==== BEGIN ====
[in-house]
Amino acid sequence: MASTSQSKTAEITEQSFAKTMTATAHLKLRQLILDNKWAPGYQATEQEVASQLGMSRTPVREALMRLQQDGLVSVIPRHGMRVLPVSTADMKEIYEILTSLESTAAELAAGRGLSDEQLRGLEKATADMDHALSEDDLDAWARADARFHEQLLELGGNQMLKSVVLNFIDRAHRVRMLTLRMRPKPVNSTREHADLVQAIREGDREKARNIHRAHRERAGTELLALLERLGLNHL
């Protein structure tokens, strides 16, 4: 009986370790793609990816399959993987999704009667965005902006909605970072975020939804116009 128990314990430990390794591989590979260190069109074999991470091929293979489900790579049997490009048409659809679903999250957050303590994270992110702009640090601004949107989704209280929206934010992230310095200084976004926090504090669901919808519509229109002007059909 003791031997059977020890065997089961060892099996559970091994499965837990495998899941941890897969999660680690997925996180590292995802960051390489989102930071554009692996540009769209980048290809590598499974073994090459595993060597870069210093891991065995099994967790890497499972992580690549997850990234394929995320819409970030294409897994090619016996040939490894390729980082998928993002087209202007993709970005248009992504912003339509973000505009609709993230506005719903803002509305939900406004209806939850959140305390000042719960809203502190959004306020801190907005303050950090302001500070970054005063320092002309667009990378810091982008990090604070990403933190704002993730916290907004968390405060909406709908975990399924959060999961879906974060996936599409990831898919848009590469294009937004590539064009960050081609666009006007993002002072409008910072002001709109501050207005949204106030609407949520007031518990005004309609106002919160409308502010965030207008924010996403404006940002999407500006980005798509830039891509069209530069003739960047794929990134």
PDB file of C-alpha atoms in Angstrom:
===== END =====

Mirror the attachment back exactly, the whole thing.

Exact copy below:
[in-house]
Amino acid sequence: MASTSQSKTAEITEQSFAKTMTATAHLKLRQLILDNKWAPGYQATEQEVASQLGMSRTPVREALMRLQQDGLVSVIPRHGMRVLPVSTADMKEIYEILTSLESTAAELAAGRGLSDEQLRGLEKATADMDHALSEDDLDAWARADARFHEQLLELGGNQMLKSVVLNFIDRAHRVRMLTLRMRPKPVNSTREHADLVQAIREGDREKARNIHRAHRERAGTELLALLERLGLNHL
């Protein structure tokens, strides 16, 4: 009986370790793609990816399959993987999704009667965005902006909605970072975020939804116009 128990314990430990390794591989590979260190069109074999991470091929293979489900790579049997490009048409659809679903999250957050303590994270992110702009640090601004949107989704209280929206934010992230310095200084976004926090504090669901919808519509229109002007059909 003791031997059977020890065997089961060892099996559970091994499965837990495998899941941890897969999660680690997925996180590292995802960051390489989102930071554009692996540009769209980048290809590598499974073994090459595993060597870069210093891991065995099994967790890497499972992580690549997850990234394929995320819409970030294409897994090619016996040939490894390729980082998928993002087209202007993709970005248009992504912003339509973000505009609709993230506005719903803002509305939900406004209806939850959140305390000042719960809203502190959004306020801190907005303050950090302001500070970054005063320092002309667009990378810091982008990090604070990403933190704002993730916290907004968390405060909406709908975990399924959060999961879906974060996936599409990831898919848009590469294009937004590539064009960050081609666009006007993002002072409008910072002001709109501050207005949204106030609407949520007031518990005004309609106002919160409308502010965030207008924010996403404006940002999407500006980005798509830039891509069209530069003739960047794929990134």
PDB file of C-alpha atoms in Angstrom: